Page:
Essay #1 Climate, Weather, and Meteorology are often used interchangeably, however they all mean very different things. Climate and Weather are very similar in that they are talking about the same things just at different times. Meteorology is nothing like these two it is much more. It uses both to make up itself. All of these terms fall under the same category of weather and how it is perceived whether it be current, over a period of time, or the study of both. Weather is something we all experience every single day. A lot of time people refer to weather as the way things always are in an area.
This isn’t entirely incorrect, however weather is what is going on in that certain place at that certain time. The official definition is the state of the atmosphere at a place and time as regards to heat, dryness, sunshine, win ,rain, etc. This means that weather over time is not exactly a correct sentence. Weather is only what is occurring currently at any given location. Climate is defined as the weather conditions prevailing in an area in general or over a long period of time. Climate and weather are very similar; they both have to deal with each other.
Meteorology on the other hand is the study of both; it is the science concerned with processes and phenomena of the atmosphere. This word is not as commonly confused with the other two, but it does pop up every once in a while. It has nothing to do with physical weather, but rather the study of it and how it reacts to things. Though all of these concepts are very similar, they all have very different meanings. Weather is the things going on in the atmosphere currently, Climate is the things going on in the atmosphere over time.
By studying both of these things brings rise to the Meteorology. Essay #2 Meteorological satellites take images and help monitor a number of things that help determine weather. The list of things that these satellites can do and read, is quite long, the primary use is looking at cloud patters that help determine the weather in certain areas. Satellites are equipped with what are called radiometers. They measure electromagnetic energy that the Earth and the atmosphere reflect, scatter, transmit, and emit.
The two types of radiometers measure visible light from the sun and radiation emitted from the earth’s surface or its clouds. When the visible light radiometers produce images, they represent sunlight reflected off of objects on the Earth, which could be clouds, water, vegetation or something else. The radiometers measure radiation wavelengths between 10 and 12 microns. When these radiometers produce images, it is representative of heat rather than light, cold is white and hot is black. These are beneficial because it gives information day and night, unlike visual imagery.
The IR satellite images are used to tell if clouds are height or low based on temperature, cold means high clouds while warm means low. Knowing cloud heights and temperatures help determine where weather will be coming from, or what will be forming in the future. Visible images help determine cloud types based on their visibility. The visibility is based on the number of water drops in it to reflect light. Knowing cloud types helps determine where rain or storms are happening, where is starts or and where it will end.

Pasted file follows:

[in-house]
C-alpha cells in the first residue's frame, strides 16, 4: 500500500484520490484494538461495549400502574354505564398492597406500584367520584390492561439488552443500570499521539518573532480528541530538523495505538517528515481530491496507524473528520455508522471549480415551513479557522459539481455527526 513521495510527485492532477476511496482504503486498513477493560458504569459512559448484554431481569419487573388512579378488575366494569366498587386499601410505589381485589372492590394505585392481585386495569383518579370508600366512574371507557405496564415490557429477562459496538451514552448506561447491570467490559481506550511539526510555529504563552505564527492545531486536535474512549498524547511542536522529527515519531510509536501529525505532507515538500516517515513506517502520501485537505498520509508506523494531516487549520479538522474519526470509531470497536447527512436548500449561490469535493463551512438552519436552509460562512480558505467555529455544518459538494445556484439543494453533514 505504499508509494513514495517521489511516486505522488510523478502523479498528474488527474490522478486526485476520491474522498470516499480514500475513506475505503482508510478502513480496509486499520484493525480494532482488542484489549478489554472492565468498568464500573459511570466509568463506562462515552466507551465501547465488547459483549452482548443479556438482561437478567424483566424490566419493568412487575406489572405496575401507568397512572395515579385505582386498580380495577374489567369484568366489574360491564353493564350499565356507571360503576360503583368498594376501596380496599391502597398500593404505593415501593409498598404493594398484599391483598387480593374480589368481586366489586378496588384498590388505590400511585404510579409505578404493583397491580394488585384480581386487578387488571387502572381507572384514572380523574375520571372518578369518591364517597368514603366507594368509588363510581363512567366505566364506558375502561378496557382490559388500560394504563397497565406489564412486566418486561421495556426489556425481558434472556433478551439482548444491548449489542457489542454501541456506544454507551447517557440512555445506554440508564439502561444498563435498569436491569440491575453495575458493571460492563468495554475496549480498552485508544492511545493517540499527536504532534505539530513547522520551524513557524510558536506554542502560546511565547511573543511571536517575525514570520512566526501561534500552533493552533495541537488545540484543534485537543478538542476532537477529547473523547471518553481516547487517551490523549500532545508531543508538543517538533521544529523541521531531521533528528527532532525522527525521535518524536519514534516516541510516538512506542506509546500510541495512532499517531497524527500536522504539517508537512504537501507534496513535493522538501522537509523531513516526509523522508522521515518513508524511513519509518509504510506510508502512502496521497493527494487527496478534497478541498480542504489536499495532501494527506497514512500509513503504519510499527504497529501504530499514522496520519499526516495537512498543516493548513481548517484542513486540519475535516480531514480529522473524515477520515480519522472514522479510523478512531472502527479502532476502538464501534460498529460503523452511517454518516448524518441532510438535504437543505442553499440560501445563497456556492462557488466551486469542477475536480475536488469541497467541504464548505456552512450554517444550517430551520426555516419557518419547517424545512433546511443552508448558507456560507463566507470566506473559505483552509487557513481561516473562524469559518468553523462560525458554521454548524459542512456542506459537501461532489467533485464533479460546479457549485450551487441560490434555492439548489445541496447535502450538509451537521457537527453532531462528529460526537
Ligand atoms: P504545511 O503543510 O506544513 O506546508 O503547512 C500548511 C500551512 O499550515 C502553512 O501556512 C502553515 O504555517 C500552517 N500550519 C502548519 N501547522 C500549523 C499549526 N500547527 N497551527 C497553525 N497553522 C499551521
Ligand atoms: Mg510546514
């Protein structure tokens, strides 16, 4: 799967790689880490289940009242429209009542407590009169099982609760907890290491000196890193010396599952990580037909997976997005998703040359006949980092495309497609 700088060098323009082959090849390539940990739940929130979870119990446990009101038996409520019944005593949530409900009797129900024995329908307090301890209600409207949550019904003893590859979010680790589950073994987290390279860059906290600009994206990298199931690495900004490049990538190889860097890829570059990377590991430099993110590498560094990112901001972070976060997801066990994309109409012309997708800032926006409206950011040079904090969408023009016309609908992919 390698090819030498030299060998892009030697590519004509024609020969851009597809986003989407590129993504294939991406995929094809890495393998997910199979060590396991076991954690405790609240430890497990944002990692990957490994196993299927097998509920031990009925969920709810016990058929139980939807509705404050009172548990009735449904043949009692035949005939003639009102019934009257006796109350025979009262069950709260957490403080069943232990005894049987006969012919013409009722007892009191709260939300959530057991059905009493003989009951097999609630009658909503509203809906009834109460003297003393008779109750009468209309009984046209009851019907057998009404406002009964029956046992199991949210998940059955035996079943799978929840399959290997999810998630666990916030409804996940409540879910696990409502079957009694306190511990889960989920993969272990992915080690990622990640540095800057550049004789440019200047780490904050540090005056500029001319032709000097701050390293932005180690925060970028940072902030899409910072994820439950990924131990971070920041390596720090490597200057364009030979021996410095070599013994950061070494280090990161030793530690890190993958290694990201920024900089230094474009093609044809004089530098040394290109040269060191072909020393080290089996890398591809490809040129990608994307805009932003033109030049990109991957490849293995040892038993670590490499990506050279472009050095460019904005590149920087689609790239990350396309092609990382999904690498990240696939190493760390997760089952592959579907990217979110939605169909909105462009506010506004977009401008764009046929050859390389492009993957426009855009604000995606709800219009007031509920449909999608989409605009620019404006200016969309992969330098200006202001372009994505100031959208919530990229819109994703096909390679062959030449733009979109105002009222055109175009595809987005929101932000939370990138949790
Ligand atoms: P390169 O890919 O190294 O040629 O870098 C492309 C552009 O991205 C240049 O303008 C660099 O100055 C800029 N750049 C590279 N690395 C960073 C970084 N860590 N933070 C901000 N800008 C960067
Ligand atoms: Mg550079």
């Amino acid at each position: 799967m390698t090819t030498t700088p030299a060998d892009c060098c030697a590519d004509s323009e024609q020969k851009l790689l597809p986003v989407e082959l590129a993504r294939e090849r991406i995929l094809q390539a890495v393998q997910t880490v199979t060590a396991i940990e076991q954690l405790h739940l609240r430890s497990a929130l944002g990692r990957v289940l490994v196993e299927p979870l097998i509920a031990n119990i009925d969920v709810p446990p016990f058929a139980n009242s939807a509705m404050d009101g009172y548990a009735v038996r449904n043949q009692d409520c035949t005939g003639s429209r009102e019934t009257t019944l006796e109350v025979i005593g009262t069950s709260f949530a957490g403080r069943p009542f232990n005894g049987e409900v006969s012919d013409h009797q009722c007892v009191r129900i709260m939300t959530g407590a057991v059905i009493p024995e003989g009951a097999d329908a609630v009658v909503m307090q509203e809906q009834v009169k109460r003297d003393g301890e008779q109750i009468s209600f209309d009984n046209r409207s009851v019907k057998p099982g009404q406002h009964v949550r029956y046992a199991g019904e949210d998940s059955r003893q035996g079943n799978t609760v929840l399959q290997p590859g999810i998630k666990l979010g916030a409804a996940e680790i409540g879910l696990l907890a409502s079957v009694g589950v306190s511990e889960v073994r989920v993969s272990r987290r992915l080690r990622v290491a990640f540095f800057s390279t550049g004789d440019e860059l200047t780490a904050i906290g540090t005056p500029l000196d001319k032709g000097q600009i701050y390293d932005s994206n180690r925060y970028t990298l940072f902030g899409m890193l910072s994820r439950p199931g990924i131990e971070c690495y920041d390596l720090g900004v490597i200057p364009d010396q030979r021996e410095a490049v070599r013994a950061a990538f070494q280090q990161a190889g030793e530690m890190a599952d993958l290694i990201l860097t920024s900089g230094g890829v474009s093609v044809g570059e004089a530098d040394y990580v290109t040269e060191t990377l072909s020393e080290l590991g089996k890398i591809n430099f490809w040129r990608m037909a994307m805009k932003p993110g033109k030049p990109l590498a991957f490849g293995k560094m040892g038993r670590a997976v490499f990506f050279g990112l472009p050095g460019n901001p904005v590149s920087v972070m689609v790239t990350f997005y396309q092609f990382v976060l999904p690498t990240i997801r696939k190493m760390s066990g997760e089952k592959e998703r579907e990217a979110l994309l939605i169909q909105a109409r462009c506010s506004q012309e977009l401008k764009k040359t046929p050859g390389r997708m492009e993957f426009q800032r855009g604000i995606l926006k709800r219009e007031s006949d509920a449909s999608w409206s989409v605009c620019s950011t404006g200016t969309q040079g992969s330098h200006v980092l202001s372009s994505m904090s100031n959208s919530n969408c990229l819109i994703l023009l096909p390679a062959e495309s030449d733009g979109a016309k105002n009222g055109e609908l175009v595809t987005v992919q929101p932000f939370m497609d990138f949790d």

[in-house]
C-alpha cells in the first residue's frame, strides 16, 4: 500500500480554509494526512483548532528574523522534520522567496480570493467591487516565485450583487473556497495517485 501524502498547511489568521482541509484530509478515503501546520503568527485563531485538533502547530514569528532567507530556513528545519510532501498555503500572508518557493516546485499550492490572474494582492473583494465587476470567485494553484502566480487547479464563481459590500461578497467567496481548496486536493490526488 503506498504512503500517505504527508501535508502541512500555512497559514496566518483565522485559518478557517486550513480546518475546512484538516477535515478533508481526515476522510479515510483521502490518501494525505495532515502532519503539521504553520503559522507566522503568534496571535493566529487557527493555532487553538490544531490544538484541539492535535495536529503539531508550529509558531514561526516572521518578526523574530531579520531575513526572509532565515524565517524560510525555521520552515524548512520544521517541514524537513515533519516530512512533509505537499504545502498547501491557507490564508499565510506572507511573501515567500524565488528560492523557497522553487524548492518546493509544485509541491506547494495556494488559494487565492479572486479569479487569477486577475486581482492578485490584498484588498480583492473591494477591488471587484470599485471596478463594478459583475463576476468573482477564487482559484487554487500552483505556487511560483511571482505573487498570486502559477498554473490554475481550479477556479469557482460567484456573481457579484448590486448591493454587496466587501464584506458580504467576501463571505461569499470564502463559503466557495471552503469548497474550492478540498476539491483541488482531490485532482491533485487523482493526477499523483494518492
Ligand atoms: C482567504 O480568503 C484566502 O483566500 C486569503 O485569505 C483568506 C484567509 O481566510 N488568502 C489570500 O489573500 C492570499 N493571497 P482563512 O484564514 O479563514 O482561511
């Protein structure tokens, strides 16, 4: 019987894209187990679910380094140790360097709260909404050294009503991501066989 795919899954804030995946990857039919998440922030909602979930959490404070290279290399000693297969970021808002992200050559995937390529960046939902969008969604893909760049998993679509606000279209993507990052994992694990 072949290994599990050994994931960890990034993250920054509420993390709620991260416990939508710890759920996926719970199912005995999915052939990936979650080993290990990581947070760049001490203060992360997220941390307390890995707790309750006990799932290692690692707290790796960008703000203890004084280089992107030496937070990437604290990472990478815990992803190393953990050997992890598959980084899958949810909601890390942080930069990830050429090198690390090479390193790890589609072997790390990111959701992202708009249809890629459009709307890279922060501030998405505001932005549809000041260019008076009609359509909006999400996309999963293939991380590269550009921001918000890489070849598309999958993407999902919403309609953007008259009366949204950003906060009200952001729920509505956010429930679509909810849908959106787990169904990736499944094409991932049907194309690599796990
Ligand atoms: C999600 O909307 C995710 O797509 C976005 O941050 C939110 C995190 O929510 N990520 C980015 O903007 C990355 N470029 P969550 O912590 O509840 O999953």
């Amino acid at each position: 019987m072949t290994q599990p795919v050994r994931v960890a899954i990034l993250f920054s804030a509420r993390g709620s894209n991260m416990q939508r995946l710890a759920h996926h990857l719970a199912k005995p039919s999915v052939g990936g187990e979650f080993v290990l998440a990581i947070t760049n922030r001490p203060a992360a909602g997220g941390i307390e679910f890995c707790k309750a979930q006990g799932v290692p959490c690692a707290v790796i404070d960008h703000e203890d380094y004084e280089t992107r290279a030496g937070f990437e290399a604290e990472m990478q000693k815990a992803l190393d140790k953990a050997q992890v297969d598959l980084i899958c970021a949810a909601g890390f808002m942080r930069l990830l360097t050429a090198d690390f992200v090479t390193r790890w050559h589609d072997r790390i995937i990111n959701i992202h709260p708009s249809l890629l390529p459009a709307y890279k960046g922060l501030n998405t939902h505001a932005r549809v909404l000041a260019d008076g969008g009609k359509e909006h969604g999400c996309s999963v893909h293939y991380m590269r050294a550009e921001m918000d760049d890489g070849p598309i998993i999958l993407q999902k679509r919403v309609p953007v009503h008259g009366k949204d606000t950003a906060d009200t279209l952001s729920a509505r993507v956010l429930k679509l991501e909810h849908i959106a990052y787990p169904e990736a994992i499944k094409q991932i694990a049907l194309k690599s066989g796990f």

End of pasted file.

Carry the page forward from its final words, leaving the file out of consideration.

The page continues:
Less commonly used is water vapor imagery. It can be used in some situations when areas cant be seen visibly or are being covered by clouds hiding the temp below. Satellites help determine cloud types, cloud heights, and even surface temperatures; they play a very pivotal role in modern day meteorology. Essay #3 On the earth, there are 4 primary air masses, and one that isn’t as common. Their temperatures as well as their moisture levels characterize them. Of the 4 primary air masses, two are warm and two are cold, two are on land and two are over water.
There are letters that help define the air masses; they are the letter c and m, and the letters P and T. The lowercase c stands for continental, meaning over land, and the lowercase m stands for maritime, meaning over water. The uppercase P stands for polar, signifying cold air, and the uppercase T stands for tropical meaning warm air. When put together the air masses come out as so: mP (marine polar), mT (maritime tropical), cP (continental polar), mP (maritime polar). Its cool in the winter and mild air in the summer as well as its humid air characterizes mP air. P air forms around the northern Atlantic Ocean, as well as some parts of the northern Pacific Ocean. mT air is known for being quite warm and humid year round.
This air mass forms in the mid Pacific Ocean, the mid Atlantic Ocean, as well as the Indian Ocean. Its very cold air in the winter and cool air during the summer, as well as its severe lacking of humidity characterizes cP air. It forms in the very northern parts of the Atlantic Ocean, as well as some parts of the Arctic Ocean. Its cool temperatures characterize cT air in the winters and warm in the summer, as well as its dryness.
This air mass forms on landmasses close by the equator as well as near shorelines; some specifics would be California, South Africa, Australia, and even parts of North Africa. The last air mass often forgotten is cA air. The capital A stands for arctic. cA air is bitter cold and quite dry. cA air forms very close to both of the earths poles. These air masses are huge parts of the earth’s weather and atmosphere. Some are very similar as others are very different, they bring rise to many weather phenomenon. 3. 5/4 sources